Database validation and recovery

<< Database page space utilisation | Firebird Database Housekeeping Utility | Database write mode >>

Database validation and recovery

Database validation

Sometimes, databases get corrupted. Under certain circumstances, you are advised to validate the database to check for corruption. The times you would check are:

  • When an application receives a database corrupt error message.
  • When a backup fails to complete without errors.
  • If an application aborts rather than shutting down cleanly.
  • On demand - when the SYSDBA decides to check the database.

Note: Database validation requires that you have exclusive access to the database. To prevent other users from accessing the database while you validate it, use the gfix -shut command to shutdown the database.

When a database is validated the following checks are made and corrected by default:

  • Orphan pages are returned to free space. This updates the database.
  • Pages that have been misallocated are reported.
  • Corrupt data structures are reported.

There are options to perform further, more intensive validation and these are discussed below.

Default validation

The command to carry out default database validation is:

 gfix -v[alidate] database_name

This command validates the database and makes updates to it when any orphan pages are found. An orphan page is one which was allocated for use by a transaction that subsequently failed, for example, when the application aborted. In this case, committed data is safe but uncommitted data will have been rolled back. The page appears to have been allocated for use, but is unused.

This option updates the database and fixes any corrupted structures.

Full validation

By default, validation works at page level. If there is no need to go deeper and validate at record level as well, the command to do this is:

 gfix -v[alidate] -full database_name

Using this option will validate, report and update at both page and record level. Any corrupted structures etc. will be fixed.

Read-only validation

As explained above, a validation of a database will actually validate and update the database structures to, hopefully, return the database to a working state. However, you may not want this to happen and in this case, you would perform a read-only validation which simply reports any problem areas and does not make any changes to the database.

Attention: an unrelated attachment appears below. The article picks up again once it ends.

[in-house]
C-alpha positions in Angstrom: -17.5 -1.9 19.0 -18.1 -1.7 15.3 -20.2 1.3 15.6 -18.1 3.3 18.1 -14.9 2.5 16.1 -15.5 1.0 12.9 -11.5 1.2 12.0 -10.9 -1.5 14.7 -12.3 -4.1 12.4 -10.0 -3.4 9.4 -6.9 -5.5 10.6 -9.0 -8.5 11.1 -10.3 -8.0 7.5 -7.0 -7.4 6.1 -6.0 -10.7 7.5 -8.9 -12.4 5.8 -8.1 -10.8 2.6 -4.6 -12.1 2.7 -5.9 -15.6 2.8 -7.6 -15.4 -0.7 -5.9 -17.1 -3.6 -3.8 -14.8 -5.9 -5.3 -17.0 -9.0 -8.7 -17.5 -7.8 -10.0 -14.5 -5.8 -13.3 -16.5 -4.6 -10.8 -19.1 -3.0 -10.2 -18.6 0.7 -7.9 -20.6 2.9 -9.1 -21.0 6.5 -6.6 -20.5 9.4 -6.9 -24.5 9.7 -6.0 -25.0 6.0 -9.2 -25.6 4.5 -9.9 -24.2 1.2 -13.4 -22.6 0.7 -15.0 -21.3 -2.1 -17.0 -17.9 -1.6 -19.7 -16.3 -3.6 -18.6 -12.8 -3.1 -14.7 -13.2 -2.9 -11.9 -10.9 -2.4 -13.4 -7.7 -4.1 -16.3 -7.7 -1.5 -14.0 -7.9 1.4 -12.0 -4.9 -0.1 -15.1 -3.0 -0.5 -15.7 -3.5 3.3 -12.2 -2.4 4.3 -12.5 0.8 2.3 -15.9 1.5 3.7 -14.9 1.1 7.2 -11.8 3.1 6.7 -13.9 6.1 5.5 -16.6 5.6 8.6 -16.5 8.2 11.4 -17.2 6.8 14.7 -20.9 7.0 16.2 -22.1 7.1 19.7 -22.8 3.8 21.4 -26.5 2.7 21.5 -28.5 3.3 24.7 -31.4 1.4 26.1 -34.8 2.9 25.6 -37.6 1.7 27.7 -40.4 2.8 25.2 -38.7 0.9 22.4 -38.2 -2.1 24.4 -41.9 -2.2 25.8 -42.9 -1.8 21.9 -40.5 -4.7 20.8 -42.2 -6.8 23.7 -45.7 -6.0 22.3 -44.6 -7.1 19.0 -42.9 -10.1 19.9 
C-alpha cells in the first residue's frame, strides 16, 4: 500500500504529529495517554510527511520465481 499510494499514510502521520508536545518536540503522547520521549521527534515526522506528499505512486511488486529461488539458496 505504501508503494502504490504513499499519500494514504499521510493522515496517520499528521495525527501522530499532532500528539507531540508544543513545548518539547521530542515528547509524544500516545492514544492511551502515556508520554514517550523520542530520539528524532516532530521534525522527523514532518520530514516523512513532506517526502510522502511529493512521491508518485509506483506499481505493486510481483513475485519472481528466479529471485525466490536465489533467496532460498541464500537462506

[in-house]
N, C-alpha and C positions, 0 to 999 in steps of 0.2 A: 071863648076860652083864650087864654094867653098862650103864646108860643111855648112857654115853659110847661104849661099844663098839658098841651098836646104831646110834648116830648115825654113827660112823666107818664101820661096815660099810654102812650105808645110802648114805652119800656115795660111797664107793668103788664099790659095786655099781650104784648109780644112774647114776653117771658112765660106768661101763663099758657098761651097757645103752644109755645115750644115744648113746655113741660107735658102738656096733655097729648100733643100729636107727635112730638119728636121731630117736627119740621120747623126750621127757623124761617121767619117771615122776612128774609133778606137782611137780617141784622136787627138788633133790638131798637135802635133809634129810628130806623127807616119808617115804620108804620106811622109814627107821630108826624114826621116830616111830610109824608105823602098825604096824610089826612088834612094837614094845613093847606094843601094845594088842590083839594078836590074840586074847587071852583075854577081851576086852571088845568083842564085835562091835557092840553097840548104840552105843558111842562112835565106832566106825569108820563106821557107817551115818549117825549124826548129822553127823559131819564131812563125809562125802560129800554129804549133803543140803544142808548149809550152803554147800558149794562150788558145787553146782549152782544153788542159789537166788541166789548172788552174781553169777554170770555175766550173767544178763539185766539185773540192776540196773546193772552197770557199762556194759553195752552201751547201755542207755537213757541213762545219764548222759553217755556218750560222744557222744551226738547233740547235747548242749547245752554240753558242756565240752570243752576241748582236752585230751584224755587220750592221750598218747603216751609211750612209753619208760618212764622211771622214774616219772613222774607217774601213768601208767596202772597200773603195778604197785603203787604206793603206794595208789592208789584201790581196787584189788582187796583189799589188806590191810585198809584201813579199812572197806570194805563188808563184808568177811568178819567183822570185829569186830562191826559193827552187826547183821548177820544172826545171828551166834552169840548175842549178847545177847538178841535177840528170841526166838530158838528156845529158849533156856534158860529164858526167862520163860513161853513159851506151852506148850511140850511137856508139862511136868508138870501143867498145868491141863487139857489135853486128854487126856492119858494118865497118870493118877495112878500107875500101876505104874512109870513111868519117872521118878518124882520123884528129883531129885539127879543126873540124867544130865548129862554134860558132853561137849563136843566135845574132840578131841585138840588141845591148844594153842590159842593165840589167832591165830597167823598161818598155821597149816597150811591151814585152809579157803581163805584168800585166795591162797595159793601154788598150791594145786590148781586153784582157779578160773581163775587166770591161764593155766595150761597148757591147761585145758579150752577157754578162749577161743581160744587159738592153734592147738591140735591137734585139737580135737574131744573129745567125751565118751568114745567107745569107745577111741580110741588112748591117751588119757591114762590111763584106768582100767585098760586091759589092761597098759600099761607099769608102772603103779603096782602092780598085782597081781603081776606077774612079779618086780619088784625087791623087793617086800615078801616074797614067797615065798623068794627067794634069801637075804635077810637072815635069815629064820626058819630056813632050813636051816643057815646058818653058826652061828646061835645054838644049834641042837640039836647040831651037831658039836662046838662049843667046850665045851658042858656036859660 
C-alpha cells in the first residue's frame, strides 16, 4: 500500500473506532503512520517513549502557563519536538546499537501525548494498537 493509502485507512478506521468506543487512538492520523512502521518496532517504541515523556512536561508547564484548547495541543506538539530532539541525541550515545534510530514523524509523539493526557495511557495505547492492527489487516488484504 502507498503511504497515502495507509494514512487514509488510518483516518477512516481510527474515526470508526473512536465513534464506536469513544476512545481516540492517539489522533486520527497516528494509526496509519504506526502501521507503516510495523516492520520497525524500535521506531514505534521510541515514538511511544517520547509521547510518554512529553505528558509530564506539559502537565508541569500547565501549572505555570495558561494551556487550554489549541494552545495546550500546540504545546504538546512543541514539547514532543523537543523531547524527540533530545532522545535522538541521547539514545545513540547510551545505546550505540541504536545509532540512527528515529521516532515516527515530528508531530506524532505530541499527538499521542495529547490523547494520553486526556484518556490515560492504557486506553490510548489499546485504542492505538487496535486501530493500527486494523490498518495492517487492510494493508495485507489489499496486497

To carry out a read-only validation, simply supply the -n[o_update] option to whichever command line you are using for the validation. To perform a full validation, at record and page level, but in reporting mode only, use the following command:

 gfix -v[alidate] -full -n[o_update] database_name

On the other hand, to stay at page-level validation only, the command would be:

 gfix -v[alidate] -n[o_update] database_name

Ignore checksum errors

Checksums are used to ensure that data in a page is valid. If the checksum no longer matches up, then it is possible that a database corruption has occurred. You can run a validation against a database, but ignore the checksums using the -i[gnore] option.

This option can be combined with the -n[o_update] option described above and applies to both full and default validations. So, to perform a full validation and ignore checksums on a database, but reporting errors only, use the following command:

 gfix -v[alidate] -full -i[gnore] -n[o_update] database_name

Alternatively, to carry out a page-level validation, ignoring checksum errors but updating the database structures to repair it, the command would be:

 gfix -v[alidate] -i[gnore] database_name

Ignoring checksums would allow a corrupted database to be validated (unless you specify the -n[o_update] option) but it is unlikely that the recovered data would be usable, if at all, present.

back to top of page

Database recovery

If the database validation described above produces no output then the database structures can be assumed to be valid. However, in the event that errors are reported, you may have to repair the database before it can be used again.

Recover a corrupt database

The option required to fix a corrupted database is the gfix -m[end] command. However, it cannot fix all problems and may result in a loss of data. It all depends on the level of corruption detected. The command is:

 gfix -m[end] database_name

This causes the corruptions in data records to be ignored. While this sounds like a good thing, it is not. Subsequent database actions (such as taking a backup) will not include the corrupted records, leading to data loss.

Important: The best way to avoid data loss is to make sure that you have enough regular backups of your database and to regularly carry out test restorations. There is no point taking backups every night, for example, if they cannot be used when required. Test always and frequently.

Equally, when attempting to recover a potentially corrupted database, always work with a copy of the main database file and never with the original. Using the -mend option can lead to silent deletions of data because gfix doesn't care about internal database constraints like foreign keys etc, the -mend option simply says to gfix go ahead and clean out anything you don't like.

See also:
Database validation
Database corruption
How to analyse and repair a corrupted database

back to top of page
<< Database page space utilisation | Firebird Database Housekeeping Utility | Database write mode >>